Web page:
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: The Most Annoying People of the Year

1/2. Richard Bacon narrates this irreverent review of 2008, showcasing the 100 most cringeworthy people, fads and fashions of the past 12 months from the worlds of entertainment, politics, music and sport. American presidents, island residents and modern artists all vie for a place on the list with the UK's very own celebrities and stars - although exactly where they'll appear is anybody's guess. Featuring countless moments that made people groan but which many secretly enjoyed, the first of these celebratory tongue-in-cheek programmes counts down the bottom 50 in the chart. The top 50 will be revealed in the second show, Which follows.
9.30 2/2. Concluding the irreverent review of the year, which looks back at 2008's most annoying moments and the people who got under the public's skin the most. The second half of the countdown reveals the top 50 most cringeworthy names in the worlds of entertainment, politics, music and sport. Narrated by Richard Bacon.
See choice, page 169.

Contributors

Unknown: Richard Bacon
Unknown: Richard Bacon.

: The Most Annoying People of the Year

Another chance to see the tongue-in-cheek review of bad behaviour and poor taste in








About this project

This site contains the BBC listings information which the BBC printed in Radio Times between 1923 and 2009. You can search the site for BBC programmes, people, dates and Radio Times editions.

We hope it helps you find information about that long forgotten BBC programme, research a particular person or browse your own involvement with the BBC.

Through the listings, you will also be able to use the Genome search function to find thousands of radio and TV programmes that are already available to view or listen to on the BBC website.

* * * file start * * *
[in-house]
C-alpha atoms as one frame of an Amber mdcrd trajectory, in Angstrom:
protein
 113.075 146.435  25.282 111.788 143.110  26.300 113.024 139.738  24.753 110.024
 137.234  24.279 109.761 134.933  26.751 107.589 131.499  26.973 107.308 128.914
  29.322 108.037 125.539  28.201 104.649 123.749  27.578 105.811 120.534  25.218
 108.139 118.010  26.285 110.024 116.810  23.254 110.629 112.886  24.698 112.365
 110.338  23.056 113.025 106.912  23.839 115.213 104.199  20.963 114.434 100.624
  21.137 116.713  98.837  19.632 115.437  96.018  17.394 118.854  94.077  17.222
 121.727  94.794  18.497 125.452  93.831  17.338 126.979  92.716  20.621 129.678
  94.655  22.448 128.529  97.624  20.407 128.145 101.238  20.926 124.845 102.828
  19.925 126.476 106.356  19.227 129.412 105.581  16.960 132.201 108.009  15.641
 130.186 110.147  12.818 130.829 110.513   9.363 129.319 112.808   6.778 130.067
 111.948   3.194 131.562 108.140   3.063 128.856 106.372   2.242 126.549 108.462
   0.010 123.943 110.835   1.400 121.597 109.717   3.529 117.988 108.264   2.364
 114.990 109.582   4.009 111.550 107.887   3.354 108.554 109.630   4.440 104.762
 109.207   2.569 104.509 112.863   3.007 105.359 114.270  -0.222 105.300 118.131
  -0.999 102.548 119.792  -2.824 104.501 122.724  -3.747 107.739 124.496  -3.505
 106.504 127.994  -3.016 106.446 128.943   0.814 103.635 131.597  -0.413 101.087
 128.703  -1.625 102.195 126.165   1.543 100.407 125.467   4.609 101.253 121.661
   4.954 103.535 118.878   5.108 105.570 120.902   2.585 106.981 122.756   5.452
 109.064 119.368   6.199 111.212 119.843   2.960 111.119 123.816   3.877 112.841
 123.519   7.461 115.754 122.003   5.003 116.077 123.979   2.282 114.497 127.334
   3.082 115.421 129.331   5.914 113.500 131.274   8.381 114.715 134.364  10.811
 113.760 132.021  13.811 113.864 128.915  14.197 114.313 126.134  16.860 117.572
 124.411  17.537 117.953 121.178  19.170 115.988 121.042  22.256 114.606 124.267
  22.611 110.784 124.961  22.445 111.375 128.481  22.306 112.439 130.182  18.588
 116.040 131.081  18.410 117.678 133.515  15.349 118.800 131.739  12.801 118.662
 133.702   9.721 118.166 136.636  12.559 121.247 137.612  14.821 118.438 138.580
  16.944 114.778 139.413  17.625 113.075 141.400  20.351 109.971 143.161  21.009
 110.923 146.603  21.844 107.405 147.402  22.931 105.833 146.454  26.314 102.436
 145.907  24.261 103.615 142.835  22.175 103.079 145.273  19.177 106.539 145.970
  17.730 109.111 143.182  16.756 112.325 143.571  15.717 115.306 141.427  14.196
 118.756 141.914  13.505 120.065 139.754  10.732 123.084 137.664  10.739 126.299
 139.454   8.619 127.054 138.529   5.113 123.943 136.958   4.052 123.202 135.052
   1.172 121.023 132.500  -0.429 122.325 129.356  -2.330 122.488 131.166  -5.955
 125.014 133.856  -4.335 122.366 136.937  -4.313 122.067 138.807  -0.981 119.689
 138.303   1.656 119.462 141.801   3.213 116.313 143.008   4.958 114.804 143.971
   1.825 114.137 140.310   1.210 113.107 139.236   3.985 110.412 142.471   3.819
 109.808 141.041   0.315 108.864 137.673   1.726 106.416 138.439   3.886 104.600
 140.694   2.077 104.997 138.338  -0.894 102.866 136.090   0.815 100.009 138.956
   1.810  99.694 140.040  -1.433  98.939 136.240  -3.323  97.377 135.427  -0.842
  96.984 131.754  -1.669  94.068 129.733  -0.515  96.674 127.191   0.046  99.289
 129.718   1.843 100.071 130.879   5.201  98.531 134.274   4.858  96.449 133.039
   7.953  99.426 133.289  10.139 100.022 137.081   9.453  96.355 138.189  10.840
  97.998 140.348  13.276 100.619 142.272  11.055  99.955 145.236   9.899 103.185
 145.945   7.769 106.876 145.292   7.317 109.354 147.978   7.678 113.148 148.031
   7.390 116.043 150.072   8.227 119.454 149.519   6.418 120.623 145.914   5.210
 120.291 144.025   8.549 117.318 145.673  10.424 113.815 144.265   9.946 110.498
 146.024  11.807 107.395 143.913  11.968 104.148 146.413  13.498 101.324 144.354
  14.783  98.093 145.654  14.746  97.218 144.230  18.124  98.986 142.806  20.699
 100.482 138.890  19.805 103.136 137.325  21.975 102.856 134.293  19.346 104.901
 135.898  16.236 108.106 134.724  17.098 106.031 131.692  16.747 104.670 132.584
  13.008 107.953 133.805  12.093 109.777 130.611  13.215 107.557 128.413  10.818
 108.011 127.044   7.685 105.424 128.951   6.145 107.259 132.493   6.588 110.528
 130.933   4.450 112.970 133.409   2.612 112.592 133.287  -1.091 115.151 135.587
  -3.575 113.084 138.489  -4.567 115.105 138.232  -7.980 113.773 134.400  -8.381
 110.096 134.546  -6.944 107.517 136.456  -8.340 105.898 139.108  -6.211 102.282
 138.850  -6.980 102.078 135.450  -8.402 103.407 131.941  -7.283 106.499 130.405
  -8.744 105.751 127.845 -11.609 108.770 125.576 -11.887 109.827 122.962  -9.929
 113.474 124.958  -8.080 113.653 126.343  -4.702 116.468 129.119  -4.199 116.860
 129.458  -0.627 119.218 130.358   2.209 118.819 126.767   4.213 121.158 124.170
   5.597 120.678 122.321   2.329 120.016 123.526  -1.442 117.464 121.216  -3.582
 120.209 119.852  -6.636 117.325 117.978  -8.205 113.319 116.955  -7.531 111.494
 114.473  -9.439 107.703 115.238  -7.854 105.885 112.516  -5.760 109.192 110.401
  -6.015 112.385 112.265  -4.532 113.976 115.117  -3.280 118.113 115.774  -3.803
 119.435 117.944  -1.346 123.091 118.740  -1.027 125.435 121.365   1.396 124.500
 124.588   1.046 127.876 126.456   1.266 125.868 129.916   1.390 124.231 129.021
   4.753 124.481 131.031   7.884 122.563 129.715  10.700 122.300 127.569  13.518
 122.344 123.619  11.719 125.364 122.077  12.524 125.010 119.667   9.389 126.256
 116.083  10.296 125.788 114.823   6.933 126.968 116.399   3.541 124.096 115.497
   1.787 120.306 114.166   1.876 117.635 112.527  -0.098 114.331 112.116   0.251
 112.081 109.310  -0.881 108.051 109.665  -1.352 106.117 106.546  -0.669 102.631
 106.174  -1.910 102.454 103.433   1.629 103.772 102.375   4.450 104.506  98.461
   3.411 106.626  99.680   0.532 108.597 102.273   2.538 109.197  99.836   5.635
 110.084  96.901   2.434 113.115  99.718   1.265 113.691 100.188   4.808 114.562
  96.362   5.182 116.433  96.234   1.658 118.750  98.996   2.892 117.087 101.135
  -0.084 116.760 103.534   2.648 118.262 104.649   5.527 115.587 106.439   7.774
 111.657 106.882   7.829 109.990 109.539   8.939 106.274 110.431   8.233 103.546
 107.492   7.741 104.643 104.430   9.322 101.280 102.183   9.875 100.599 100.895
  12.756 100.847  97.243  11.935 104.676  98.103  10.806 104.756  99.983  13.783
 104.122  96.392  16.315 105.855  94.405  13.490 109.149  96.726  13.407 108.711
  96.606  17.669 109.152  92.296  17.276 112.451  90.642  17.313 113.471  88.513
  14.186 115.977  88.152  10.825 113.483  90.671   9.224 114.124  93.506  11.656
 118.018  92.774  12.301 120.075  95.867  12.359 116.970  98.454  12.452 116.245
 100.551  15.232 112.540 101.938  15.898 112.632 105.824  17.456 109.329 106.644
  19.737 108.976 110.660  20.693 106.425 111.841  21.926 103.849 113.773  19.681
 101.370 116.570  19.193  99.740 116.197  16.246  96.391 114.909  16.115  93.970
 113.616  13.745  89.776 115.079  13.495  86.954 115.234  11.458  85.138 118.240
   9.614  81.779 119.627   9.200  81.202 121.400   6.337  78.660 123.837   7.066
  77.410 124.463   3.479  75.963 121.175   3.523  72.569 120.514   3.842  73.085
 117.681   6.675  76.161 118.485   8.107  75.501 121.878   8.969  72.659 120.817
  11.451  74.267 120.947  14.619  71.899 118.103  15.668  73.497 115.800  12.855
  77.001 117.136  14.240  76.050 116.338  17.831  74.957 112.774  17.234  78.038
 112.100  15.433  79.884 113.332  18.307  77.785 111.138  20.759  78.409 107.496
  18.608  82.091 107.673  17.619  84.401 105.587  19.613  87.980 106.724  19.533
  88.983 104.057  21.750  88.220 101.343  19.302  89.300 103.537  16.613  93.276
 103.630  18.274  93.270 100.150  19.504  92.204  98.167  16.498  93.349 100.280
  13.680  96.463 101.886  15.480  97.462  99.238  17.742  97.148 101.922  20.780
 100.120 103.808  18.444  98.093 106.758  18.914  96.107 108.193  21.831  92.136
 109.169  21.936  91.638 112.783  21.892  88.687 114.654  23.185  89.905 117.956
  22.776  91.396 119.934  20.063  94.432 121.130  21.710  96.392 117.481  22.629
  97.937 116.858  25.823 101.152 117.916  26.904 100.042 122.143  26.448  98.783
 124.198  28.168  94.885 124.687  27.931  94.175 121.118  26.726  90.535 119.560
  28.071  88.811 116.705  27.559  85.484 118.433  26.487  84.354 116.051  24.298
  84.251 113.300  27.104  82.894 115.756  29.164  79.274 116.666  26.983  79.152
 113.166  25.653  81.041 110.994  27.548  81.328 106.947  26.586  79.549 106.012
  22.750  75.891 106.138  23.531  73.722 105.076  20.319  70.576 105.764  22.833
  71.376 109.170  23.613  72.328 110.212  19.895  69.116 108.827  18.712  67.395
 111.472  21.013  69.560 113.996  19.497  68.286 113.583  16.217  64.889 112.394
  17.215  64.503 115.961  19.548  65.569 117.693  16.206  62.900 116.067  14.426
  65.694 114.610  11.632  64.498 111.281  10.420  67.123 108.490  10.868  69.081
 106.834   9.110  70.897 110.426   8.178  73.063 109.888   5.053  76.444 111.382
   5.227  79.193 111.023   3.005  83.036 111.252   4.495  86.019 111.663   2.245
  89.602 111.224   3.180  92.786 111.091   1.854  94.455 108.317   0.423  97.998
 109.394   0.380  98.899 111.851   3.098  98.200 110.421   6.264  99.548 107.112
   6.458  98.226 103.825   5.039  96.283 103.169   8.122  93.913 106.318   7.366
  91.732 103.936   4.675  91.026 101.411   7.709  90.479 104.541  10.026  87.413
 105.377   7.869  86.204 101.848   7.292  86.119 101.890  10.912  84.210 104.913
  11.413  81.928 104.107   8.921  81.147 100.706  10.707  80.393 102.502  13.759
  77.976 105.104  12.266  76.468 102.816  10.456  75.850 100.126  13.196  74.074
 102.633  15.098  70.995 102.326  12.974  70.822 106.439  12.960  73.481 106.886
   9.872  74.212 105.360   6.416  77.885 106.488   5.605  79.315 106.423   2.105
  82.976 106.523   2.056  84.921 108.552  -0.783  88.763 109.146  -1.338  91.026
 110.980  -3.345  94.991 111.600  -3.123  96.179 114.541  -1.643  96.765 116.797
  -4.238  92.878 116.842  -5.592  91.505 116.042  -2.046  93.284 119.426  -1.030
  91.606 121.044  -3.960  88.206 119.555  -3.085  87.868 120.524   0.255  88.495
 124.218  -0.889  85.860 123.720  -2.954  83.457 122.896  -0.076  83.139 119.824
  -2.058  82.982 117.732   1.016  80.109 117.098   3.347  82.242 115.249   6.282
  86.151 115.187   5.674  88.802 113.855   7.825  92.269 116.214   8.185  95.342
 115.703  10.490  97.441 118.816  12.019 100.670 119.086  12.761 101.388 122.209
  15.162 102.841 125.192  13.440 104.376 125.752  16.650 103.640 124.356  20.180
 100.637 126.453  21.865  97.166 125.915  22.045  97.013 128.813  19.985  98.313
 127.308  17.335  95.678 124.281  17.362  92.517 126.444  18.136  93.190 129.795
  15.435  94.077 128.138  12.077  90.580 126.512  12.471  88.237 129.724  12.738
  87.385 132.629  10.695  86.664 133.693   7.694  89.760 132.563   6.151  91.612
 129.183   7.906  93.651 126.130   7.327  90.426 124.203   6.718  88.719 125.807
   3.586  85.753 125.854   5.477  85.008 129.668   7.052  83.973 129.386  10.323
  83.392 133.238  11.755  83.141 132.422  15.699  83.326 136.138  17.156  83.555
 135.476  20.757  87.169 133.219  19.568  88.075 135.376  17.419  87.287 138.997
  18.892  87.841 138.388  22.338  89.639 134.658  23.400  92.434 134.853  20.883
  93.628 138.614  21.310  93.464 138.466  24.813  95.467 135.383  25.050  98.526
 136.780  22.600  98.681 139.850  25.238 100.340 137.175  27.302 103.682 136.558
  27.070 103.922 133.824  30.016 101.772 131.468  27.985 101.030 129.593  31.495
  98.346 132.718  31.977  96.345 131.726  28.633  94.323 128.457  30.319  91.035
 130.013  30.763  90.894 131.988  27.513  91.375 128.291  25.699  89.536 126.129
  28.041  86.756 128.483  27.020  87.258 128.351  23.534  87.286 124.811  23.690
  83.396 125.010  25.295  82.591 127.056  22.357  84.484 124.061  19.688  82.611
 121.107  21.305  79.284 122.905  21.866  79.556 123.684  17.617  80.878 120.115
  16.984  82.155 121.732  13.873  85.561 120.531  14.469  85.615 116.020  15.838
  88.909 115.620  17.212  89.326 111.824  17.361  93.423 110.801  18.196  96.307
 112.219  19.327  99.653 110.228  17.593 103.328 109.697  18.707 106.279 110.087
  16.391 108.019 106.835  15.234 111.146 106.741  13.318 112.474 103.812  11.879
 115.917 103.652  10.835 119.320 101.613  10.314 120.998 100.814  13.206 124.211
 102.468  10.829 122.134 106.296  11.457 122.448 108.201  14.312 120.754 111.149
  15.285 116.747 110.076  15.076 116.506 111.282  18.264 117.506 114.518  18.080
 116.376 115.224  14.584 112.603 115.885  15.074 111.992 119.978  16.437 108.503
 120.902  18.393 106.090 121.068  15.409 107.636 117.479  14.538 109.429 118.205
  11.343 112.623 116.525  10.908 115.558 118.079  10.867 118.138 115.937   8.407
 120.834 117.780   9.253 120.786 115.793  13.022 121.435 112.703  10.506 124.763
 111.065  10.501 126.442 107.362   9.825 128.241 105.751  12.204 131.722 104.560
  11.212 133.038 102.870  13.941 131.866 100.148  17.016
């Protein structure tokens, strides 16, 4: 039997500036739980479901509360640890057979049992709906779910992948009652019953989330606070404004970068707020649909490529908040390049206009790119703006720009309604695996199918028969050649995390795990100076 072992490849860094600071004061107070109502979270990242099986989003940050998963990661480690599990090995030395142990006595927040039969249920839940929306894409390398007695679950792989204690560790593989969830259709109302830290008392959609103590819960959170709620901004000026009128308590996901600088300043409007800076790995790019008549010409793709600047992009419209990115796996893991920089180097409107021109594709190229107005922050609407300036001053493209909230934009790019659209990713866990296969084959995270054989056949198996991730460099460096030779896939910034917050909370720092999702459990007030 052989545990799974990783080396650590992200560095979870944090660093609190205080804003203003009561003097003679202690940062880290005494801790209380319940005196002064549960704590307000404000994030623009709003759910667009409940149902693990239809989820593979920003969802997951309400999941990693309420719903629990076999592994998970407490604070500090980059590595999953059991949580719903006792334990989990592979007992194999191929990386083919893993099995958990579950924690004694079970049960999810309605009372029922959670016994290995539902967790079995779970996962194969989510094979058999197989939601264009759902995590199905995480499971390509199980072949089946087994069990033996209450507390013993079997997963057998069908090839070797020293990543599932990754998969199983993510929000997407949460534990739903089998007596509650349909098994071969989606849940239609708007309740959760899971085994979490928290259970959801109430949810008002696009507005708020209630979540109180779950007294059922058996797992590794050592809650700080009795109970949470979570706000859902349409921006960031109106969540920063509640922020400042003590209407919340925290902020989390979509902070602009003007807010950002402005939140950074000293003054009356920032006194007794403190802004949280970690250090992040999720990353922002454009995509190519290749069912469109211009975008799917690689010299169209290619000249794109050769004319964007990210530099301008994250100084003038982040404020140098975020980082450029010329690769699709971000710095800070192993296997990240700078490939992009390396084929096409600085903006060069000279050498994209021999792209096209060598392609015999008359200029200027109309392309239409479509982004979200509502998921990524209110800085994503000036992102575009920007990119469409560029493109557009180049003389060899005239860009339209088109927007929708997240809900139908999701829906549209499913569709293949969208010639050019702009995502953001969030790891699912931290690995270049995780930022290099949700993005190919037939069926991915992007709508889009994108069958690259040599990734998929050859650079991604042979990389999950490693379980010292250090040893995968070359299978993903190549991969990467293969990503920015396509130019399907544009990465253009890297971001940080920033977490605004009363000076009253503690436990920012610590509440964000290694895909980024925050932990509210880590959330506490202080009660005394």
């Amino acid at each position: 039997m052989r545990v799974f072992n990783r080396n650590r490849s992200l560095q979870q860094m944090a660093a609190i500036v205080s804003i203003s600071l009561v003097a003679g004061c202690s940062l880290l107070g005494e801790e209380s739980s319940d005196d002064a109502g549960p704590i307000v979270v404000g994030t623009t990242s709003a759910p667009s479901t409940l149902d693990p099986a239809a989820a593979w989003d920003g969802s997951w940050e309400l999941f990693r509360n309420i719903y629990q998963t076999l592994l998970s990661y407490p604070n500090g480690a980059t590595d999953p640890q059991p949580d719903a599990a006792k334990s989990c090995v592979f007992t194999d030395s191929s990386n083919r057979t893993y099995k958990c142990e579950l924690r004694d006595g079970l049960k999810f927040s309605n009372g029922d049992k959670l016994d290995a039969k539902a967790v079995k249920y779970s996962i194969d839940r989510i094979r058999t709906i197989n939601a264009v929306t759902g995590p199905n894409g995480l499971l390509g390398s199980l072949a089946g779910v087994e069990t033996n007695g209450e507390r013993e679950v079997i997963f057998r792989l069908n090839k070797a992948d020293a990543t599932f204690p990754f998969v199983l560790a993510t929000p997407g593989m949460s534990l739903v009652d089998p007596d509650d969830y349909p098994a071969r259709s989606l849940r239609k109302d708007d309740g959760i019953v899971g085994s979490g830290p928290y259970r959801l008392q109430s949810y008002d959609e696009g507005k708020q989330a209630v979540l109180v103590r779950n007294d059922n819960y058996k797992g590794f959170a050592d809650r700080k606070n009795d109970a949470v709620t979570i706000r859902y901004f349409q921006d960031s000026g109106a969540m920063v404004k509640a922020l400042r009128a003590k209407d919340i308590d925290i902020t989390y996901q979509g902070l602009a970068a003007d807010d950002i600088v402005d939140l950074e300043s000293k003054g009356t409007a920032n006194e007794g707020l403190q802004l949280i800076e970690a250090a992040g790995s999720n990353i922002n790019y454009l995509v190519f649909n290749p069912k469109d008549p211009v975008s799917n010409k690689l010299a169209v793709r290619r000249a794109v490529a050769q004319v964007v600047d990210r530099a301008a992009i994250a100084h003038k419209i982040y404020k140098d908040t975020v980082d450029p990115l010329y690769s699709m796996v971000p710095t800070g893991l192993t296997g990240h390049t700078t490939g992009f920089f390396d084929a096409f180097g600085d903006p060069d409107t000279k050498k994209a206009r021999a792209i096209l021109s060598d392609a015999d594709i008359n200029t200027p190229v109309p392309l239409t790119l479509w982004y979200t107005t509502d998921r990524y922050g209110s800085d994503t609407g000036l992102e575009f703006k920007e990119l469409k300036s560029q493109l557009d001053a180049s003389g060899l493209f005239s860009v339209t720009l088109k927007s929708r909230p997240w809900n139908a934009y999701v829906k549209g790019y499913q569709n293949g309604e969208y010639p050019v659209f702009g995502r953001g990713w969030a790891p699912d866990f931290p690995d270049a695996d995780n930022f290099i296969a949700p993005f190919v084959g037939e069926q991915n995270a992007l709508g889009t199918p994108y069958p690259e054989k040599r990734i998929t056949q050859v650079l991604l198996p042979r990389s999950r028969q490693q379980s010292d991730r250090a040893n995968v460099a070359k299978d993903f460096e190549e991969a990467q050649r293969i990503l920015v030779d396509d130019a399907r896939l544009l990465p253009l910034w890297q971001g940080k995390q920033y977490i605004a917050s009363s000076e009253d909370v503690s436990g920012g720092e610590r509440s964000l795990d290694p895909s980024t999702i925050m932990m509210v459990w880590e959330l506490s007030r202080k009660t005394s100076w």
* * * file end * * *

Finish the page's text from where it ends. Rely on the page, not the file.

There are more than 5 million programme listings in Genome. This is a historical record of the planned output and the BBC services of any given time. It should be viewed in this context and with the understanding that it reflects the attitudes and standards of its time - not those of today.

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Genome is a digitised version of the Radio Times from 1923 to 2009 and is made available for internal research purposes only. You will need to obtain the relevant third party permissions for any use, including use in programmes, online etc.

This internal version of Genome, which includes all the magazine covers, images and articles as well as the programme listings from the Radio Times, is different to the version of BBC Genome that is available externally/to the public. It is only available inside the BBC network.

Your use of this version of Genome is covered by the BBC Acceptable Use of Information Systems Policy and these terms.

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This historical record contains material which some might find offensive
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